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Museum of Sichuan Cuisine Chengdu
9am - 6:30pm
Guzhencheng, Pixian
028 8791 8008
028 8791 9398
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Susan Johnson (more chengdu)
It's possible to enjoy a visit to the Museum of Sichuan Cuisine in Pixian without ever entering the museum part - the outdoor displays, tea house, Kitchen God Ancestral Hall, and restaurant are all separate from the actual museum and were the busiest part of the complex when we visited recently. The grounds also have a pond, park, and a Three Kingdoms era spring named after a vignette in Liu Bei's life. The museum sells its own Pixian bean paste, fermented black beans, and other foodstuffs. The main draw of the outdoor area is the long rows of vats containing Pixian bean paste, or dou ban jiang, which has been described as the soul of Sichuan food. The Chinese-only museum displays explain the history and development of Sichuan cuisine and show a variety of cookware, tableware, and menus. The outdoor displays include a small farm area. There were students visiting when we were there, and the children were feeding a goat and marvelling at how the duck slept on one leg with its head under its wing.

We were definitely looking forward to lunch as a highlight of the visit, and the restaurant has tables both inside and outside on the terrace by the pond. We were handed a characters-only menu, but the server managed to find one with English and pictures. We liked the pao cai that came out before the other dishes. The yu xiang pork shreds managed to give the meat a fishy flavour, which is the test of 'yu xiang' dishes. The kong xin cai was nicely done. As we ate, we saw lots of other classic Sichuan dishes pass the table, like mapo tofu and gong bao ji ding.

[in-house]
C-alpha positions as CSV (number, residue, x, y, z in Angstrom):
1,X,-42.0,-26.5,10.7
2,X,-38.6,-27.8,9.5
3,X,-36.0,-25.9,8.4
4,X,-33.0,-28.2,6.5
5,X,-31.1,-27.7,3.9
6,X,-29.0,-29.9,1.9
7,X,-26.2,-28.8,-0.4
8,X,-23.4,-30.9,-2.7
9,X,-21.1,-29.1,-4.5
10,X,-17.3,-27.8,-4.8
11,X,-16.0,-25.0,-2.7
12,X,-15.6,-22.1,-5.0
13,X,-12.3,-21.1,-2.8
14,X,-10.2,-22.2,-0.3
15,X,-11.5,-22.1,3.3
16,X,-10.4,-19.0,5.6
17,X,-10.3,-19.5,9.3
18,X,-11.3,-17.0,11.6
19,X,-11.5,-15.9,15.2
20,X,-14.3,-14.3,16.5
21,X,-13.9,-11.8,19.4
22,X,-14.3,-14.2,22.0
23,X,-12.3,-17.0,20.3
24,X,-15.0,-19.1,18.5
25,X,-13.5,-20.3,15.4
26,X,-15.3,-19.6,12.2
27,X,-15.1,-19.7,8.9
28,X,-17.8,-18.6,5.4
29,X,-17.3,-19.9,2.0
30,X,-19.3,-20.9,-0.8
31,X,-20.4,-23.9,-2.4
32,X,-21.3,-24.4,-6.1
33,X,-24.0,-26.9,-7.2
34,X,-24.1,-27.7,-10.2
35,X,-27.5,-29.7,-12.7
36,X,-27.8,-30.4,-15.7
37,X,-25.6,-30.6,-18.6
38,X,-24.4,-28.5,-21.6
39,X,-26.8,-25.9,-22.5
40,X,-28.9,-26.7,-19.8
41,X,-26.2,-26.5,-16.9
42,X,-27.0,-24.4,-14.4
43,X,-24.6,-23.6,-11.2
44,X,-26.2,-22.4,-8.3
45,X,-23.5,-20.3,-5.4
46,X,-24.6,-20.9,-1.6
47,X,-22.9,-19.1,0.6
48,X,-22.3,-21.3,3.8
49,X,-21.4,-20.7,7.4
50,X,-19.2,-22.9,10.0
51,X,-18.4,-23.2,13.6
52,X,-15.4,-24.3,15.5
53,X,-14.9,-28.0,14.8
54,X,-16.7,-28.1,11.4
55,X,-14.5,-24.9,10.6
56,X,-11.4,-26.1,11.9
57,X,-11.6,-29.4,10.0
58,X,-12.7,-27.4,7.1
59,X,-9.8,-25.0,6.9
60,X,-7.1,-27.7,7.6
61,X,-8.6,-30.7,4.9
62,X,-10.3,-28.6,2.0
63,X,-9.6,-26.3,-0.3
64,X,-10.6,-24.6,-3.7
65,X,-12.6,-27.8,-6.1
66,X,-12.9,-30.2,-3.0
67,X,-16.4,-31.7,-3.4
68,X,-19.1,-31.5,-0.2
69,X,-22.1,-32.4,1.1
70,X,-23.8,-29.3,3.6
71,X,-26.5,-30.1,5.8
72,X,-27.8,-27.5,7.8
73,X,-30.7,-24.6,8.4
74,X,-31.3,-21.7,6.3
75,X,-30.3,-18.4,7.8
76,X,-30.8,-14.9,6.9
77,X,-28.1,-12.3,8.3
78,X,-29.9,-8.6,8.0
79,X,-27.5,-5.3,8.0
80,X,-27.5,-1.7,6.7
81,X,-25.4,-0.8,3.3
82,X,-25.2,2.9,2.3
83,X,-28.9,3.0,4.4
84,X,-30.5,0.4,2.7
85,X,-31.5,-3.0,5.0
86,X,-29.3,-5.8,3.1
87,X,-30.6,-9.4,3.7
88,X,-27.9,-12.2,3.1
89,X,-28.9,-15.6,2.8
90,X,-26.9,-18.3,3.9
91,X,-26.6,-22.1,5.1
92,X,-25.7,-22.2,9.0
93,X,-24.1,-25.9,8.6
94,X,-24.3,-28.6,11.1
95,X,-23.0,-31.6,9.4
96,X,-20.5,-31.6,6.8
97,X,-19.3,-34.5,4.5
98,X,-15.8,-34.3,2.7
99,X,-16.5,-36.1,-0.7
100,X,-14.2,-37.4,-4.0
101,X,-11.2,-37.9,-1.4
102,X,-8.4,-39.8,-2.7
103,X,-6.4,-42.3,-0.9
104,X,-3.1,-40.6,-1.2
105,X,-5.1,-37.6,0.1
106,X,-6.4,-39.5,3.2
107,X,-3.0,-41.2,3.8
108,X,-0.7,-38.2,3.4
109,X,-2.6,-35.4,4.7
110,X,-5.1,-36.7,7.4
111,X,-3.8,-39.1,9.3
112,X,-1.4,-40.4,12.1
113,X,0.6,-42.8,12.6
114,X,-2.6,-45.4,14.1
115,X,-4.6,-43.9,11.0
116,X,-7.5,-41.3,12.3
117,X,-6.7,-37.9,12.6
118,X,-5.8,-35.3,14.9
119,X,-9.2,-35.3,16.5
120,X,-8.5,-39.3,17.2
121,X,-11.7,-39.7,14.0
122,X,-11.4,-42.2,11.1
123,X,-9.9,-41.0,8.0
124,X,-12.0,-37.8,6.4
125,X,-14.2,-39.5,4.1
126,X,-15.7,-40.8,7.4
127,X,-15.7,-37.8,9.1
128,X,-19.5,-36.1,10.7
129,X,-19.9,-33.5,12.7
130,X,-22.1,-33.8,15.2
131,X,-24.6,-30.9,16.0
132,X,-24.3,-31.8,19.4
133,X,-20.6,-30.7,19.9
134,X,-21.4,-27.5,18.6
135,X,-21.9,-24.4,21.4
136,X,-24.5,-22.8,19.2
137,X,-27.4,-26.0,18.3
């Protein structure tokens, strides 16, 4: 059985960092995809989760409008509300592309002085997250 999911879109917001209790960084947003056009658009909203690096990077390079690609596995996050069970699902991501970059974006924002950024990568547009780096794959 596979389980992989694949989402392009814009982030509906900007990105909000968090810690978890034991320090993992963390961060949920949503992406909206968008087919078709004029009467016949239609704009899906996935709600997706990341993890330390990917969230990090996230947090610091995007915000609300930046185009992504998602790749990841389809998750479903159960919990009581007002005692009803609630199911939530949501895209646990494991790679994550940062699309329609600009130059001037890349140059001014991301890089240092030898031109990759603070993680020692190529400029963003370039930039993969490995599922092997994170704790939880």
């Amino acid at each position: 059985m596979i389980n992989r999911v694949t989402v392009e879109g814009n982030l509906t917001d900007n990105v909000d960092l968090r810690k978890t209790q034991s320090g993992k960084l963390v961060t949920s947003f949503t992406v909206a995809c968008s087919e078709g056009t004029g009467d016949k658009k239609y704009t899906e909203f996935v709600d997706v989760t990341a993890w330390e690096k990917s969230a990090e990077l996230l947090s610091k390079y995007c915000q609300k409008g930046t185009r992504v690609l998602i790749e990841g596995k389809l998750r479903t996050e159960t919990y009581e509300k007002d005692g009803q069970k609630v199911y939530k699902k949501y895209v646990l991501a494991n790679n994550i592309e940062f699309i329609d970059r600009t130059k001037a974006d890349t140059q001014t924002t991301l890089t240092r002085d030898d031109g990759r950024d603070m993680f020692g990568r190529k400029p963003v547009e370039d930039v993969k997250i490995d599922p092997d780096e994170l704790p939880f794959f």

After lunch we went into the teahouse and were offered mao feng tea for a very reasonable 10RMB/glass or piao xue for twenty. By two in the afternoon we were dozing off in the teahouse when the sound of cymbal-like traditional instruments and high-pitched singing woke us. There is a Chinese opera performance in the park on Sunday afternoons and several locals were enjoying it. This was quite a different atmosphere from the raucous, duelling performances that fill Chengdu parks on the weekends.

Our final impression was more of a cool, local, historical park than of a museum, but it is a great place to hang out, see and taste some very standard Sichuan food and soak up the local atmosphere. We'd booked our tickets online for 18RMB, which was supposedly discounted from RMB30. We arrived to find the regular price was 20RMB, which they said was a special price with an indefinite end date. Since the previous price was 60RMB, we think this is a deal. A Chinese speaking guide can take guests around the museum for free, but English speaking guides are 200RMB each and should be reserved ahead of time. Food classes and demos can also be arranged.

Because many people come to Chengdu just for the food, we wish the museum was a bit more accessible to the city. Via car or transit, visitors face a trek each way and it is a tough destination to squeeze into a half-day itinerary. However, since the high speed 'dong che' has a stop in Pixian, the museum can be part of a two day Qingcheng Mountain/Dujiangyan trip that includes mountain climbing, hot springs, and a little culinary history.

Museum of Sichuan Cuisine Chengdu
Museum of Sichuan Cuisine Chengdu Museum of Sichuan Cuisine Chengdu Museum of Sichuan Cuisine Chengdu